Then I quickly pour the hot beans out on to a metal tray covered with baking paper to start cooling. 

As the first batch is cooling. I reset my timer, and load up the popcorn maker and start the next batch of green coffee. About half way through the roasting time, I move the cooling roasted coffee from the tray in to a plastic container.

I usually wait until the following morning before putting the coffee through the grinder and then espresso machine. 

As a double-espresso shot the blend is lightly acidic and lemony, then creamy and rich with hints of vanilla and caramel. It finishes with a slight chocolate and spice flavour.


Wednesday, 30 January 2013

Good coffee in Hobart

One of my (many) foodie pleasures in life is a good coffee. 

Luckily there are many places in Hobart to get a decent doppio, long black (aka americano) or latte. 

I've listed a few of my favourite places below. Hobart city cafes dominate this list because that's where I work and buy most of my coffee. 

Villino Espresso (and Ecru)  
Criterion Street, Hobart

These guys are definitely at the top of the list! It's one of the places that I trust 100% to do a good doppio. They usually have at least two different beans currently available for coffee, one to have with milk and one without - usually the no-milk one is a 'single origin'. My favourite bean from here (and possibly ever) has been an Ethiopean as a doppio. 
The cafe is tiny and it's a very popular place so there isn't a huge amount of seating. This isn't so bad in summer when it's quite pleasant to sit outside, but inside can be a bit squashy in winter. 
The same team run Ecru coffee a few doors further down Criterion street. This is a take-away only but same great coffee and crew. Fantastic for a quick coffee on the run, or one where you only want to sit down for a few minutes.
I've had great espresso, long blacks and lattes here. They roast their own coffee and supply many other Hobart cafes. You can also purchase quite a few of their different varieties of beans to use at home.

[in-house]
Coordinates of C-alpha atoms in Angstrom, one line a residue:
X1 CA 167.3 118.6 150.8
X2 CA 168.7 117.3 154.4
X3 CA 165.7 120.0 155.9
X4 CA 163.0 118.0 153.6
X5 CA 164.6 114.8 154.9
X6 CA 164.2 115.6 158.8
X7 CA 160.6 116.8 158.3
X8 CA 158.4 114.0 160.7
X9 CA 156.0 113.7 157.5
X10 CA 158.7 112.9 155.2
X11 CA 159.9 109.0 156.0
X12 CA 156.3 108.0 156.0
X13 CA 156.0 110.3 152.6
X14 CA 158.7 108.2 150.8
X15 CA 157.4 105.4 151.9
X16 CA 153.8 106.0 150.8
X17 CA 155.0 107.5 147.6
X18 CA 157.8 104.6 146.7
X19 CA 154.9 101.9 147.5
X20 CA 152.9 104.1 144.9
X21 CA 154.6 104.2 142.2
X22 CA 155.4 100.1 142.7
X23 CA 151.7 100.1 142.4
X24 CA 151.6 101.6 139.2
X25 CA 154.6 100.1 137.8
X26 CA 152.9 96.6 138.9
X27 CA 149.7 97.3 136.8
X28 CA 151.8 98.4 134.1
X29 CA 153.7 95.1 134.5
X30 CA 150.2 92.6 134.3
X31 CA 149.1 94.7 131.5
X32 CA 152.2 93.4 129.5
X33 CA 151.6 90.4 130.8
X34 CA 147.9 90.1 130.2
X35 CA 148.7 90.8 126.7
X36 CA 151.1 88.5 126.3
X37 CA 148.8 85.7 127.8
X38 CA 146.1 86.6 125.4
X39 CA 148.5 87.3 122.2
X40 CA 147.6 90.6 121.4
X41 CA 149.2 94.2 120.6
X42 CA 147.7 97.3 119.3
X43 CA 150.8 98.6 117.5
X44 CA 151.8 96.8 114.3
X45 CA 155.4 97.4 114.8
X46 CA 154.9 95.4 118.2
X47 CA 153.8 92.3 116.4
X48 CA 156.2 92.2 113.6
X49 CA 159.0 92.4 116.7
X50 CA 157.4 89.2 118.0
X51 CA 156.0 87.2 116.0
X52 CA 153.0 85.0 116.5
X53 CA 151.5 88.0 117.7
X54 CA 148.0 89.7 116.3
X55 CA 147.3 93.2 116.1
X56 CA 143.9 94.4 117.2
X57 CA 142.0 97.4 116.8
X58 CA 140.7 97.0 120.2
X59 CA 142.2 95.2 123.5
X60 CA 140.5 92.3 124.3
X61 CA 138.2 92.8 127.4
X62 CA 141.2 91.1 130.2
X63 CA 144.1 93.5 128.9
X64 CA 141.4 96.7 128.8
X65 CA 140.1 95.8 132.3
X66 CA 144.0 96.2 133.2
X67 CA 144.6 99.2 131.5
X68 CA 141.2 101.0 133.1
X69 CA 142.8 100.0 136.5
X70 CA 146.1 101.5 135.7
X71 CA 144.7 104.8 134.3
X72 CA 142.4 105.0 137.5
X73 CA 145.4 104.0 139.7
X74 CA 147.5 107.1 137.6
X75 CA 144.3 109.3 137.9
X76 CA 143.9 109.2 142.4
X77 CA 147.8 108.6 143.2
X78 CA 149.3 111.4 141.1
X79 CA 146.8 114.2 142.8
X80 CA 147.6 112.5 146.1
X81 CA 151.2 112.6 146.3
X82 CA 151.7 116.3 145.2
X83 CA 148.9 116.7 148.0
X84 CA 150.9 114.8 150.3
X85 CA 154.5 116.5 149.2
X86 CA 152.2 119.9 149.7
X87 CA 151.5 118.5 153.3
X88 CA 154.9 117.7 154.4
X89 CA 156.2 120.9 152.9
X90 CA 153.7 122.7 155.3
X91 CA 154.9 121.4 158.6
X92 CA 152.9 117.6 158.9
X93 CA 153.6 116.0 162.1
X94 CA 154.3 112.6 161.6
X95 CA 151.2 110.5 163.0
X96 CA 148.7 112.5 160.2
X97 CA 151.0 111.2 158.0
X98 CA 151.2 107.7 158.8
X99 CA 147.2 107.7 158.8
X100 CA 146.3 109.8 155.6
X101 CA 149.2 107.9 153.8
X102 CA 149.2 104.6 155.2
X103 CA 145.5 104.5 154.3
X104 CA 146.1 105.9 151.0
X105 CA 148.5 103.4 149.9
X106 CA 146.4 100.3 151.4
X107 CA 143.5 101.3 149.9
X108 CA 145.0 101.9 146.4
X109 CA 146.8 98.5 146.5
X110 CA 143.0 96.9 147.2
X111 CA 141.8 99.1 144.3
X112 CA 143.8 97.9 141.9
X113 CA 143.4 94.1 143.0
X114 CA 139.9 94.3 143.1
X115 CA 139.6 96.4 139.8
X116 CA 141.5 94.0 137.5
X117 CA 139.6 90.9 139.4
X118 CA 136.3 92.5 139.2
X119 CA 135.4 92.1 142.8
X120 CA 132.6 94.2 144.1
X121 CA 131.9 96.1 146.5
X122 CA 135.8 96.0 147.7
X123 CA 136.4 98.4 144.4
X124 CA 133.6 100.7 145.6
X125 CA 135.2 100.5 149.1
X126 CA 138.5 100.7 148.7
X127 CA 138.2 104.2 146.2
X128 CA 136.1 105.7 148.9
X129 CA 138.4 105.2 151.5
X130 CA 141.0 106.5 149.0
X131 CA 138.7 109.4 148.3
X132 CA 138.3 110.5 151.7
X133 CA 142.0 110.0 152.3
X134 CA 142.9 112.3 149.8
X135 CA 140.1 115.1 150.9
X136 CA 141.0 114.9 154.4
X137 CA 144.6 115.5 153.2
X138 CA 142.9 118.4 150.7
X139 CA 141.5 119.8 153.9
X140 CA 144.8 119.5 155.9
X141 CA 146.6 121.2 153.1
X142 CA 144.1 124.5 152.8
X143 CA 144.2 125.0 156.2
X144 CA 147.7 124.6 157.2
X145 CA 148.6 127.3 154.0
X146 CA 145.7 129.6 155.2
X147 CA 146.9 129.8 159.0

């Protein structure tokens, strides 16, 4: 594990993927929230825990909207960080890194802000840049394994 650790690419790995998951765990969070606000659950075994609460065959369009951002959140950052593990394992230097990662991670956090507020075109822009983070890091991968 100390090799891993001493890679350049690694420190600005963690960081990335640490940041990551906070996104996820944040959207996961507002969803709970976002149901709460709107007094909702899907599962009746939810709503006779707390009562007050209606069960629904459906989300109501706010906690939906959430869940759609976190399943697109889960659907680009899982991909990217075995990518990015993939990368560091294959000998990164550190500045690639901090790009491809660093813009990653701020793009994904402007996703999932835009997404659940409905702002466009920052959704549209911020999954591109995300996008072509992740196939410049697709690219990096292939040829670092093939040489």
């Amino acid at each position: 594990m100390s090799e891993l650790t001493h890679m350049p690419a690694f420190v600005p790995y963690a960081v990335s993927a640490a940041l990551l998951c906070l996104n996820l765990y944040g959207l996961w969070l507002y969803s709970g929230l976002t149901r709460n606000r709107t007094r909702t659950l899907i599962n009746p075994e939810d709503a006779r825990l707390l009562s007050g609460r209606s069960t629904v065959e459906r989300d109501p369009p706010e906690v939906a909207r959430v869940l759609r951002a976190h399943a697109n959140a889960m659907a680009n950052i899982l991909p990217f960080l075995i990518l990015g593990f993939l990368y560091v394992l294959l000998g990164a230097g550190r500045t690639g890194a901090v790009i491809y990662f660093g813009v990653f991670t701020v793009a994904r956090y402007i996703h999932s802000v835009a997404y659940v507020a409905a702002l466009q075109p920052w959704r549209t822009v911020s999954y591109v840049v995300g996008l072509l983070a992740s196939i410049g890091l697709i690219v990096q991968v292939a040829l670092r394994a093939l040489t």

Argyle Street Hobart

A close second to Villino, this cafe has way more seating. This is where I go when I want really good coffee, but I want to make sure I can get a table to sit at. I usually go there when I'm meeting a friend for coffee, so I tend to choose a long black (with milk on the side) or latte which I can sip slower than an espresso. 
They also do a great selection of teas and a few soft drinks too.

Jackman & McRoss
Victoria Street Hobart

Coffee at J&McR can be a bit hit and miss at their other two cafes in my experience but in the city it's always good. This is another place I go when I'm meeting a friend (they do an absolutely gorgeous croissant and jam) so usually I have a long black (with milk) or a latte. 
The cafe is also close to where I work so I often pop in for a lunch time coffee, which is usually served promptly.
J&McR is a local chain of bakeries and they have delicious breads and pastries, and the lunch offerings by the counter usually look pretty tasty too.
They use Tascaffe beans (more about Tascaffe below)

Fullers Bookshop cafe 
Collins Street Hobart

Very close to where I work so when I want a quick coffee at lunch time I pop in here. They have a lovely open light cafe in the back of the bookshop with a fab view of Mount Wellington (if you get the right seat). A fantastic place to sit and sip, especially in the winter.
They also do good food and I have had one of the most delicious sandwiches of my life here (house-made hummus, feta, sun-dried tomato & rocket) and some nice soup as well. The coffee isn't quite as good as the other 3 cafes I've mentioned (although I believe they use beans from Villino) but it's usually quick and reliable.